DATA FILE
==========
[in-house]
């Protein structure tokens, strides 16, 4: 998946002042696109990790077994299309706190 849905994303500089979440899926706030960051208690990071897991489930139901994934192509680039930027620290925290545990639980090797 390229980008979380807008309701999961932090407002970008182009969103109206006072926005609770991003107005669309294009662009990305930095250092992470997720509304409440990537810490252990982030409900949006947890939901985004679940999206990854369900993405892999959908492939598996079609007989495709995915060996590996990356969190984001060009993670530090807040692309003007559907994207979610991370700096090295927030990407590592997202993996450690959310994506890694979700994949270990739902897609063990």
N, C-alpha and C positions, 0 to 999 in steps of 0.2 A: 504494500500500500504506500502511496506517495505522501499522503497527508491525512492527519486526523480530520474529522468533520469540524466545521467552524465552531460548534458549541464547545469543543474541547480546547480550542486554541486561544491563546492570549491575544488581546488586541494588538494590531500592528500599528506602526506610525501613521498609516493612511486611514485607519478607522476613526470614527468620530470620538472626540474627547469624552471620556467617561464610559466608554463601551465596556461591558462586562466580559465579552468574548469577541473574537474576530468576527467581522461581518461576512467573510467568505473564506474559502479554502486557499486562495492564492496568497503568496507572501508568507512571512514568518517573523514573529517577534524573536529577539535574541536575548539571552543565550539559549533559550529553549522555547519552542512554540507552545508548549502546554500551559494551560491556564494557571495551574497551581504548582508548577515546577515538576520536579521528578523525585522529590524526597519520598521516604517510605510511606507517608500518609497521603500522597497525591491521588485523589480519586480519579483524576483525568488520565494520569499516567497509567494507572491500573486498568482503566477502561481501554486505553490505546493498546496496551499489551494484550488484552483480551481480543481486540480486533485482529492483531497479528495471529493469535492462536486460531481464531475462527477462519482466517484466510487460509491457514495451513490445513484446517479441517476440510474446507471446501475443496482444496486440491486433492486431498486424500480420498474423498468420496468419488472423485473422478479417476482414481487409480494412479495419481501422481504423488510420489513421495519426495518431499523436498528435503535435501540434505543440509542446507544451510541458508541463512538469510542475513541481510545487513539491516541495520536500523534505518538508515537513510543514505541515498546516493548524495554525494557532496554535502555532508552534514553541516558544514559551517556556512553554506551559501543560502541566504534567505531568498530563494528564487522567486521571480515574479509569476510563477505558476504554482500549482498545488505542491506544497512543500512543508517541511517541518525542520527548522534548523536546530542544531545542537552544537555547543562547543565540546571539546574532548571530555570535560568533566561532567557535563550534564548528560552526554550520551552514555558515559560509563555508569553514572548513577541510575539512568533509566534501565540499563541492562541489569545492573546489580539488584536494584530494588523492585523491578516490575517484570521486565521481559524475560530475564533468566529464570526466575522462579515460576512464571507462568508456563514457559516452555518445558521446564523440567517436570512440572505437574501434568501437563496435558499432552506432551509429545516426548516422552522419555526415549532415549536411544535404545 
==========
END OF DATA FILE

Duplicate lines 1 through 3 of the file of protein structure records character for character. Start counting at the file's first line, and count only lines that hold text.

[in-house]
């Protein structure tokens, strides 16, 4: 998946002042696109990790077994299309706190 849905994303500089979440899926706030960051208690990071897991489930139901994934192509680039930027620290925290545990639980090797 390229980008979380807008309701999961932090407002970008182009969103109206006072926005609770991003107005669309294009662009990305930095250092992470997720509304409440990537810490252990982030409900949006947890939901985004679940999206990854369900993405892999959908492939598996079609007989495709995915060996590996990356969190984001060009993670530090807040692309003007559907994207979610991370700096090295927030990407590592997202993996450690959310994506890694979700994949270990739902897609063990």
N, C-alpha and C positions, 0 to 999 in steps of 0.2 A: 504494500500500500504506500502511496506517495505522501499522503497527508491525512492527519486526523480530520474529522468533520469540524466545521467552524465552531460548534458549541464547545469543543474541547480546547480550542486554541486561544491563546492570549491575544488581546488586541494588538494590531500592528500599528506602526506610525501613521498609516493612511486611514485607519478607522476613526470614527468620530470620538472626540474627547469624552471620556467617561464610559466608554463601551465596556461591558462586562466580559465579552468574548469577541473574537474576530468576527467581522461581518461576512467573510467568505473564506474559502479554502486557499486562495492564492496568497503568496507572501508568507512571512514568518517573523514573529517577534524573536529577539535574541536575548539571552543565550539559549533559550529553549522555547519552542512554540507552545508548549502546554500551559494551560491556564494557571495551574497551581504548582508548577515546577515538576520536579521528578523525585522529590524526597519520598521516604517510605510511606507517608500518609497521603500522597497525591491521588485523589480519586480519579483524576483525568488520565494520569499516567497509567494507572491500573486498568482503566477502561481501554486505553490505546493498546496496551499489551494484550488484552483480551481480543481486540480486533485482529492483531497479528495471529493469535492462536486460531481464531475462527477462519482466517484466510487460509491457514495451513490445513484446517479441517476440510474446507471446501475443496482444496486440491486433492486431498486424500480420498474423498468420496468419488472423485473422478479417476482414481487409480494412479495419481501422481504423488510420489513421495519426495518431499523436498528435503535435501540434505543440509542446507544451510541458508541463512538469510542475513541481510545487513539491516541495520536500523534505518538508515537513510543514505541515498546516493548524495554525494557532496554535502555532508552534514553541516558544514559551517556556512553554506551559501543560502541566504534567505531568498530563494528564487522567486521571480515574479509569476510563477505558476504554482500549482498545488505542491506544497512543500512543508517541511517541518525542520527548522534548523536546530542544531545542537552544537555547543562547543565540546571539546574532548571530555570535560568533566561532567557535563550534564548528560552526554550520551552514555558515559560509563555508569553514572548513577541510575539512568533509566534501565540499563541492562541489569545492573546489580539488584536494584530494588523492585523491578516490575517484570521486565521481559524475560530475564533468566529464570526466575522462579515460576512464571507462568508456563514457559516452555518445558521446564523440567517436570512440572505437574501434568501437563496435558499432552506432551509429545516426548516422552522419555526415549532415549536411544535404545 